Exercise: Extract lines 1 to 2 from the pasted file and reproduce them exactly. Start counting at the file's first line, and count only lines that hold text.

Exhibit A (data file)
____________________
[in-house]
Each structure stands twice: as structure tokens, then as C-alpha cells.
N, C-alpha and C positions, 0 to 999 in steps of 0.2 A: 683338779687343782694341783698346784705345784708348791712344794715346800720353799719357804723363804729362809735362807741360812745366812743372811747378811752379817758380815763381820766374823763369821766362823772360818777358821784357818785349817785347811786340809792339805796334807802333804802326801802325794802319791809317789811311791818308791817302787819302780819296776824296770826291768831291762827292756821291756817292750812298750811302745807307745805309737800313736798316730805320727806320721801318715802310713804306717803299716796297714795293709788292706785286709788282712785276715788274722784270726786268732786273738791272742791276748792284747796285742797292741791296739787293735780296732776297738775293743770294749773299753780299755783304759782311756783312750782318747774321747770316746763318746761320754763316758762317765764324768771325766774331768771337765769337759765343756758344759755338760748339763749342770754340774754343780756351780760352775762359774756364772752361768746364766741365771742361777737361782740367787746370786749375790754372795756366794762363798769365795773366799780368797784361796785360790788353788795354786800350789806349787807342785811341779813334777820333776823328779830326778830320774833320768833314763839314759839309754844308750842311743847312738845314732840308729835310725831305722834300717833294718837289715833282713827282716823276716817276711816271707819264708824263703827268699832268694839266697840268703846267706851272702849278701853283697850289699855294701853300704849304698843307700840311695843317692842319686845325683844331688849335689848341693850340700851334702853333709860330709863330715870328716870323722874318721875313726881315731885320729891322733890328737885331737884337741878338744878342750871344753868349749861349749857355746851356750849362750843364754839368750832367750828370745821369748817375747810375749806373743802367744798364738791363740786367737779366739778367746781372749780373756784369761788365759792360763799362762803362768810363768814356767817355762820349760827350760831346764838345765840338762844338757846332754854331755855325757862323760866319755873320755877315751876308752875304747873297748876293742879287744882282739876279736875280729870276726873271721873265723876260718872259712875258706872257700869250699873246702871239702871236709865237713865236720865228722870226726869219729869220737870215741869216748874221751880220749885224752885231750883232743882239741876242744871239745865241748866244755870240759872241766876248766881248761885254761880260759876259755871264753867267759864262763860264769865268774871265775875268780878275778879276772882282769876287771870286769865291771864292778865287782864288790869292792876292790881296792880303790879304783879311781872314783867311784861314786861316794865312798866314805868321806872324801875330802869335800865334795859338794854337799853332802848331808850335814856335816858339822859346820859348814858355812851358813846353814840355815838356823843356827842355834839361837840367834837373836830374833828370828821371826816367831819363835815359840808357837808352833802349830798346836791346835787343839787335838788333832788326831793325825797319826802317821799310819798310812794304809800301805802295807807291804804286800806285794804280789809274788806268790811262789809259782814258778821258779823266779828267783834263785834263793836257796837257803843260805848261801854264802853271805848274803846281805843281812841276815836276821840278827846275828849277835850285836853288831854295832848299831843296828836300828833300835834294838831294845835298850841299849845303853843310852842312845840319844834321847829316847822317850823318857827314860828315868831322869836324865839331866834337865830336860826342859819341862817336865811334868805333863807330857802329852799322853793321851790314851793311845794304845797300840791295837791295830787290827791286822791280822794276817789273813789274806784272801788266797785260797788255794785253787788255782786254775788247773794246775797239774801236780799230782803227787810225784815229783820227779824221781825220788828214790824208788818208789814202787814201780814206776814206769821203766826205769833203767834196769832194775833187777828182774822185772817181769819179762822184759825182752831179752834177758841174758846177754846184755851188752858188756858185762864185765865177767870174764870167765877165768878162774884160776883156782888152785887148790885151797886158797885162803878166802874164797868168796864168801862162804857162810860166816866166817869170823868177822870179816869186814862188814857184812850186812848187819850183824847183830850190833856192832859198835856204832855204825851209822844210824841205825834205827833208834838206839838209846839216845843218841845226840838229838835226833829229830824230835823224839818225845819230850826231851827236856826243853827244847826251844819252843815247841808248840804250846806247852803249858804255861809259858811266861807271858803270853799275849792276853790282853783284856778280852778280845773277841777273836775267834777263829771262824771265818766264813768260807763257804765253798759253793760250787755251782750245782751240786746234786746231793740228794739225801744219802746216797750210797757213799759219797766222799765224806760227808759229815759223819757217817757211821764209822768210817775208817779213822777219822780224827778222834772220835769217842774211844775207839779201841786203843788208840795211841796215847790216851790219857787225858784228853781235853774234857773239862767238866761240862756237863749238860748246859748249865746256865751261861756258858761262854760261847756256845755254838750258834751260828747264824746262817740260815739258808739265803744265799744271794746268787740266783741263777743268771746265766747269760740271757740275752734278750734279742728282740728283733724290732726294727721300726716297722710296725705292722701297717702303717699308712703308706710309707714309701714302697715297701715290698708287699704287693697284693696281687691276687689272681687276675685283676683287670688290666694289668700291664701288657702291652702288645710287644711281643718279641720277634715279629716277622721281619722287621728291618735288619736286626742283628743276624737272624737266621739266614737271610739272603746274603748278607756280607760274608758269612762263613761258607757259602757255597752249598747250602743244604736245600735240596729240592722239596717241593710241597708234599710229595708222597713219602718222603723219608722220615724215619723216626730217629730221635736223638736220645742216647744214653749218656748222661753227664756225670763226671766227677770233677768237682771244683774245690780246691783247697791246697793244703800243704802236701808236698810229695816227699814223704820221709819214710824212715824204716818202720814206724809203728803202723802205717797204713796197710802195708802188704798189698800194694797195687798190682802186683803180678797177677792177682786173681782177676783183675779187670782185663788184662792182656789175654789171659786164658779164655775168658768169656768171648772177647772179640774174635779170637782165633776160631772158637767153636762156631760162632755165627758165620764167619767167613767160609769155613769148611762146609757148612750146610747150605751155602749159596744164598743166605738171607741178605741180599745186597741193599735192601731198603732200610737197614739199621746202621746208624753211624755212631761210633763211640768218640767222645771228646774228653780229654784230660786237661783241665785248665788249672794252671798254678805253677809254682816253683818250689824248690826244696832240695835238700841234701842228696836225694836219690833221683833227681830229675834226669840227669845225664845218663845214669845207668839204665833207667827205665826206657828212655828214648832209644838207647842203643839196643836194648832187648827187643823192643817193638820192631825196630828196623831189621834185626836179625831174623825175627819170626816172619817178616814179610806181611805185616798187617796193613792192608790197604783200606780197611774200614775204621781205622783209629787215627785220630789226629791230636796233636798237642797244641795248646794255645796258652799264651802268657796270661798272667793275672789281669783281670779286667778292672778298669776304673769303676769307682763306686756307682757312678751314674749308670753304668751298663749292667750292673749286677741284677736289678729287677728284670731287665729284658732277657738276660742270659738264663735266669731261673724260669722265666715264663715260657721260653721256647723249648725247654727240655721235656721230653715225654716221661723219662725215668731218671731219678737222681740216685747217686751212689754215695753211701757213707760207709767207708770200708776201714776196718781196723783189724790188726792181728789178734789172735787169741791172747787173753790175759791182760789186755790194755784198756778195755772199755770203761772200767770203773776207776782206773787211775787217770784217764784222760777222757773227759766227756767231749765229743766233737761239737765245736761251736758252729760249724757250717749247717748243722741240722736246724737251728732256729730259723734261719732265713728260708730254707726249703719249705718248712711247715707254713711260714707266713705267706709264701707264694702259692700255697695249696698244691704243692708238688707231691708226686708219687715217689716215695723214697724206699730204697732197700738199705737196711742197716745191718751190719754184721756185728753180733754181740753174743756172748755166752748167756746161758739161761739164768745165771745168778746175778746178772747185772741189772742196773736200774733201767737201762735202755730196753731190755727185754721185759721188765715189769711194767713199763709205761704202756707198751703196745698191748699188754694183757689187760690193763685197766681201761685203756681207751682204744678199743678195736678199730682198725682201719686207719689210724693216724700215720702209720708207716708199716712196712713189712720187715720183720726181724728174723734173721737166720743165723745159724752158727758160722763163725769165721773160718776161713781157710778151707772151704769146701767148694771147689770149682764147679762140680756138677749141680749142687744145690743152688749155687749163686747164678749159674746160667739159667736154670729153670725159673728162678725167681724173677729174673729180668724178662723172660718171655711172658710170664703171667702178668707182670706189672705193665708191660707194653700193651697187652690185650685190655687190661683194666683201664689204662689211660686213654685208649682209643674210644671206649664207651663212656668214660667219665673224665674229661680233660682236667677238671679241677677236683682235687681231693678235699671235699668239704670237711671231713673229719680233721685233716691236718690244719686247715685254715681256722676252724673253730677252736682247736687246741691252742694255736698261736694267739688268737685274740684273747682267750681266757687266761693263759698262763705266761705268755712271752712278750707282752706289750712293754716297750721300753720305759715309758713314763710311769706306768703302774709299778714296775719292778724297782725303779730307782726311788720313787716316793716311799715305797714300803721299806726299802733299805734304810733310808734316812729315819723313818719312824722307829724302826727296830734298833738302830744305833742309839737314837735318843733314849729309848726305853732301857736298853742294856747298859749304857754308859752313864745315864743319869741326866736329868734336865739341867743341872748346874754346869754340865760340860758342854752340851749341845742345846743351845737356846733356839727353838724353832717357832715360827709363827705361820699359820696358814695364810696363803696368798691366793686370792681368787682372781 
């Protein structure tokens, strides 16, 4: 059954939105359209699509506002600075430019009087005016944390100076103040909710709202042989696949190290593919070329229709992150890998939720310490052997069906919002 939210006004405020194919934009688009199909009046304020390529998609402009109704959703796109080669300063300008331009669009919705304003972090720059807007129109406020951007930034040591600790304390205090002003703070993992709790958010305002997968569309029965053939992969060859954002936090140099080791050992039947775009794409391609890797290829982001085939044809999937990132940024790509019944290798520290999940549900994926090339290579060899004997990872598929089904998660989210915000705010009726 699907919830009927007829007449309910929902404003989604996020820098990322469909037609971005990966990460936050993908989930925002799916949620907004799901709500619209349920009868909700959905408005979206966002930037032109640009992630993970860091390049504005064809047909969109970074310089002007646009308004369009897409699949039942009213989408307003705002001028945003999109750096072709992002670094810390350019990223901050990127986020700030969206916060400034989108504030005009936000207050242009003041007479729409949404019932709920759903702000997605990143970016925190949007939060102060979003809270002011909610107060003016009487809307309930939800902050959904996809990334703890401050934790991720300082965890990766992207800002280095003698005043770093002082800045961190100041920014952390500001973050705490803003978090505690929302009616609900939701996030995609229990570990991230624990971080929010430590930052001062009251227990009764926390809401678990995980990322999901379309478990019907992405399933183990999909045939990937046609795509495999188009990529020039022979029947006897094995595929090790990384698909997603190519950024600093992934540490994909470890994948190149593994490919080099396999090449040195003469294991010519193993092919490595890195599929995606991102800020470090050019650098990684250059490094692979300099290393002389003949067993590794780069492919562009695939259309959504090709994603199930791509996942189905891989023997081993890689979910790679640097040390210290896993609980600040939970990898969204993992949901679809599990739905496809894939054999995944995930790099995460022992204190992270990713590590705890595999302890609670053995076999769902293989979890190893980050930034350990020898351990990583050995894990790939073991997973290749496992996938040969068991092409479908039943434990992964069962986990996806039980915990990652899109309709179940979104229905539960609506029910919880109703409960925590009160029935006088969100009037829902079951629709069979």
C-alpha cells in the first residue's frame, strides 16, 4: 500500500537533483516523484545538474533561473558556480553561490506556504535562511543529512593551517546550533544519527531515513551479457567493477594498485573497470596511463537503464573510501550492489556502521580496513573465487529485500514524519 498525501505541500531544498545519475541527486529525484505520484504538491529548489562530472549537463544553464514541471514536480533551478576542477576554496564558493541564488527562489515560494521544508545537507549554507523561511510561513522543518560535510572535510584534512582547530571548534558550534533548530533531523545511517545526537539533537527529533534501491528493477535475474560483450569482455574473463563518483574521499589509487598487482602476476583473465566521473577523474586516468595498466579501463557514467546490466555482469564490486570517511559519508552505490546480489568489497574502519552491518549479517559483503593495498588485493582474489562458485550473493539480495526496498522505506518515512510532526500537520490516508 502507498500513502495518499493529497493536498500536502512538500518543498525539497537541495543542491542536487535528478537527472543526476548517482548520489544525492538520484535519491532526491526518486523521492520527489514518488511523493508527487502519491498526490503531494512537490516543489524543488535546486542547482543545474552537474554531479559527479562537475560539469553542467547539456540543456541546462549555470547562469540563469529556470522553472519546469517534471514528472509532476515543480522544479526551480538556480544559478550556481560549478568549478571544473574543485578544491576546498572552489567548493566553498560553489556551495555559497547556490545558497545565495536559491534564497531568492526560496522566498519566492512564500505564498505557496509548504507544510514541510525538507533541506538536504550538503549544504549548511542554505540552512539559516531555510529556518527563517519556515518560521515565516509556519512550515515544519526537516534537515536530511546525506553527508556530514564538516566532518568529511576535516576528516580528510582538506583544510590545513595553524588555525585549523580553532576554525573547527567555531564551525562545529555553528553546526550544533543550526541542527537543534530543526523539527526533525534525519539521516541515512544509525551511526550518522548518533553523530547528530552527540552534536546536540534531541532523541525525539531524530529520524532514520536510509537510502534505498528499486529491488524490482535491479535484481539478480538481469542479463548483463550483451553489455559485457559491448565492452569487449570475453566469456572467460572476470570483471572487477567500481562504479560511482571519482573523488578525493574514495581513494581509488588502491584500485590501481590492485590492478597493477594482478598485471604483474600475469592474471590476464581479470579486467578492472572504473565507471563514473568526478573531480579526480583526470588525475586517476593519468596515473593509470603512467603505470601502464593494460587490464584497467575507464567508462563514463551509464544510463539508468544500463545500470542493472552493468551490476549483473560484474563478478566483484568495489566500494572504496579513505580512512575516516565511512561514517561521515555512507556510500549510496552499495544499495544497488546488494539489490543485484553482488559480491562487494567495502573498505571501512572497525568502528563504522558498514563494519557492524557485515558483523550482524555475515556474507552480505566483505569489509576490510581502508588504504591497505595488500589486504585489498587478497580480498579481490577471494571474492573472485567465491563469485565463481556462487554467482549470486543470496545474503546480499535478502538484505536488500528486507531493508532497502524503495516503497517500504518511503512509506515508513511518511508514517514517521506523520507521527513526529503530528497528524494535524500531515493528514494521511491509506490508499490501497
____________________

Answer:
[in-house]
Each structure stands twice: as structure tokens, then as C-alpha cells.